Step one: Remove fatty sections from the back of a whole bird (located near the big cavity) as well as from the chicken back. Really, you can use all the skin you have. The more the merrier. Then throw it all into a skillet (don't use non-stick...it sucks) and put it over medium heat. It will look like this:

Step two: Don't screw with it. Turn it every once in a while, but not too often. Lower the heat if it begins to smoke. You really can't mess this up. It will start to look like this, but leave it alone.

Step Three: Remove the skin and what you have left in the pan is liquid gold. People pay big money for good fat...you just got some for doing nothing. On top of that you have this:

That is free, fresh, low(er) fat crackling my friend. Little salt and pepper and you are good to go.

"Jeremy, what do I do with my new found free fat of awesomeness?!?"

Anything you want. Use it to fry eggs (chicken on chicken...mind bendingly good) or anything else you would use fat for. This is natural stuff, good stuff. Love it, appreciate it, and begin to embrace flavor.

Liquid gold

Wednesday, April 20, 2011

Triple Threat Cookies

Those of you who know me know that in my opinion, the only thing that makes chocolate better, is more chocolate. These cookies have cocoa powder, chocolate chips and white chocolate chips. Awesome.

The original recipe called for 1 c crushed oreo cookies instead of the white choc chips. I made them both the original way, and my way and I have to say I like it my way better.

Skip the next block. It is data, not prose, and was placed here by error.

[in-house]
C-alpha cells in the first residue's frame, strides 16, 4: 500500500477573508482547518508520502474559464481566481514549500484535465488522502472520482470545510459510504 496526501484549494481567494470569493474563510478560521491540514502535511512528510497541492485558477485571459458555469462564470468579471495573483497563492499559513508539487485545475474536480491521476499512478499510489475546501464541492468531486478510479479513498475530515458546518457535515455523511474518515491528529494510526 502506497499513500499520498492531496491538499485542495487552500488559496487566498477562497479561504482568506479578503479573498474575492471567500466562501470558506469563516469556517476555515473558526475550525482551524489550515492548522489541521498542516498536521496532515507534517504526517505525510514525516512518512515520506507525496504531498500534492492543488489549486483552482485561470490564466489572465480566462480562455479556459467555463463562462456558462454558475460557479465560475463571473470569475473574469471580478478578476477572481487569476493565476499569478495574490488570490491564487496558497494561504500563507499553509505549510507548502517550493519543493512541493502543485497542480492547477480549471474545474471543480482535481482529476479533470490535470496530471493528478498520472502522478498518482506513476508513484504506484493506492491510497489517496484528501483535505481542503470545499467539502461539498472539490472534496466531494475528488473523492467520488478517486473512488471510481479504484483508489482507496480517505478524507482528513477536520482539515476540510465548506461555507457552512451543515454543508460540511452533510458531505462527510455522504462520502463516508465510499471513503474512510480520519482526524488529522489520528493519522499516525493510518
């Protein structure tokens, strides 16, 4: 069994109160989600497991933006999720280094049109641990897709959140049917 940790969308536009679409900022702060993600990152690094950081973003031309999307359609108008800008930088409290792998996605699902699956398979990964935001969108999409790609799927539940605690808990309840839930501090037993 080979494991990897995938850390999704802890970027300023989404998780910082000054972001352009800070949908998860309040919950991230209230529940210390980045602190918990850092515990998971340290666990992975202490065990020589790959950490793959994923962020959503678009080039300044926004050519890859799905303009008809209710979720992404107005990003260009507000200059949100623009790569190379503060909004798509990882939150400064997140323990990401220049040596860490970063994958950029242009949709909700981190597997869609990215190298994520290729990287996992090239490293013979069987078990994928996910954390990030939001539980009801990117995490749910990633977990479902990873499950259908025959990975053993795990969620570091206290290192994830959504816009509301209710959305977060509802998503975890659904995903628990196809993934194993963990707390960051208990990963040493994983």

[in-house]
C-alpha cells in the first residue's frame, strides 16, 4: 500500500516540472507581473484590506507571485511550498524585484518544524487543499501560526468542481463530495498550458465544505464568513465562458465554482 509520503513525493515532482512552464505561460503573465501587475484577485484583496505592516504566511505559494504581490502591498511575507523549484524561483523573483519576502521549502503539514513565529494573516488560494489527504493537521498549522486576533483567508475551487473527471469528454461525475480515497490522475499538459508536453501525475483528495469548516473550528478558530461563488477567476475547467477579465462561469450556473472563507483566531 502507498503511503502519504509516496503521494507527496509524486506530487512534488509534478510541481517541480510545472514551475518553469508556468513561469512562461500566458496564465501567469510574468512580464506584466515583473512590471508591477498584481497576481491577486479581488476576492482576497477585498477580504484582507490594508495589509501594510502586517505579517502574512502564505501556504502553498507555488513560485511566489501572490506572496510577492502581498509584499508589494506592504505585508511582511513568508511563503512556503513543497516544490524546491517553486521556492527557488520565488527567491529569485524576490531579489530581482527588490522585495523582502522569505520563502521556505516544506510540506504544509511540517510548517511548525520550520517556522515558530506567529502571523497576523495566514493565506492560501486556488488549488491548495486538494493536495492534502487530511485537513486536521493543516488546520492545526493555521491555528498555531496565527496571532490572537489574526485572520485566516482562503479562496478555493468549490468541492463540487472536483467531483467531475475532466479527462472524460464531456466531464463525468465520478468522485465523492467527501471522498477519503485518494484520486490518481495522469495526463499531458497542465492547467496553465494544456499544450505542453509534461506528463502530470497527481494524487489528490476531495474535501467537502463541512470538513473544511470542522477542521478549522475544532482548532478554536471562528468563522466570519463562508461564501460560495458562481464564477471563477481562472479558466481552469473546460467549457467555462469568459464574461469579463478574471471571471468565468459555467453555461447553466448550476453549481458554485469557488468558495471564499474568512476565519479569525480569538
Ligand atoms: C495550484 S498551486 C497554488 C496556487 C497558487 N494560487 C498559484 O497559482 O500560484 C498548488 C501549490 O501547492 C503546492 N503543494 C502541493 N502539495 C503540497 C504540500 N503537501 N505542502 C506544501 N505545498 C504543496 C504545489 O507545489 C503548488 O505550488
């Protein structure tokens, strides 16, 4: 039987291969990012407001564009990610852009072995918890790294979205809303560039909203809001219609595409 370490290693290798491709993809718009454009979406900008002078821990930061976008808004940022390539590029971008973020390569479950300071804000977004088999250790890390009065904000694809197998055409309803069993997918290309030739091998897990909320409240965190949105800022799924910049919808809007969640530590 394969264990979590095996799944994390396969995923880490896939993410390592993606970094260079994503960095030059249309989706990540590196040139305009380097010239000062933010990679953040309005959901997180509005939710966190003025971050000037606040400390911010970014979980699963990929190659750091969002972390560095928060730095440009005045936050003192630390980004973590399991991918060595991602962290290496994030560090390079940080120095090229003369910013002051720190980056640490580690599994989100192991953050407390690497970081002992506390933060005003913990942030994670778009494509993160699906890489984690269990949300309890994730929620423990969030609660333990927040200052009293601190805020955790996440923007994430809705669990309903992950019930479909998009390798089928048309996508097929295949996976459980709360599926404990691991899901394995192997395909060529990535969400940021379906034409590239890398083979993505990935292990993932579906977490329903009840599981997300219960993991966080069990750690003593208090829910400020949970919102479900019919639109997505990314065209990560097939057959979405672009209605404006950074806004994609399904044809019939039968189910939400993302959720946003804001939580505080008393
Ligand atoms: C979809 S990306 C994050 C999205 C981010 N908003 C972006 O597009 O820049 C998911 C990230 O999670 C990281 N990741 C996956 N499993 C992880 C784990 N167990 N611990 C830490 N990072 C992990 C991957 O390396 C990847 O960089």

1 c butter
1 ½ c sugar
2 eggs
1 ½ tsp vanilla
2 c flour
½ c cocoa powder
1 tsp baking soda
¼ tsp salt
1 c chocolate chips
1 c white chocolate chips

Cream together the butter, sugar, eggs and vanilla until fluffy. Add flour, cocoa powder, baking soda and salt and mix until combined. Fold in chocolate chips. Refrigerate dough for 1 hour.

Preheat oven to 350. Roll dough into balls and set in baking sheet. Bake at 350 for 10 – 12 minutes.

Tuesday, March 22, 2011

Burnt Sugar Almonds

We made these and gave some of them away as Christmas presents but mostly we snacked on them all day long and put them out whenever people came over for dinner. They were super easy,really yummy and they are almonds, so good for you, right? We made another batch that had no vanilla and instead of cinnamon they had 3 types of chili powder on them but I liked the sweet ones the best.

1/3 plus 2 Tb water
1 c sugar
1/3 c sugar
1 tsp cinnamon
2 c raw almonds
1 tsp vanilla

Put water, 1 cup of sugar and cinnamon in a Dutch oven and stir. Bring to a boil over medium heat. As soon as it starts to boil add the almonds to the mix, raise the temperature to high and stir CONSTANTLY until the water is boiled away.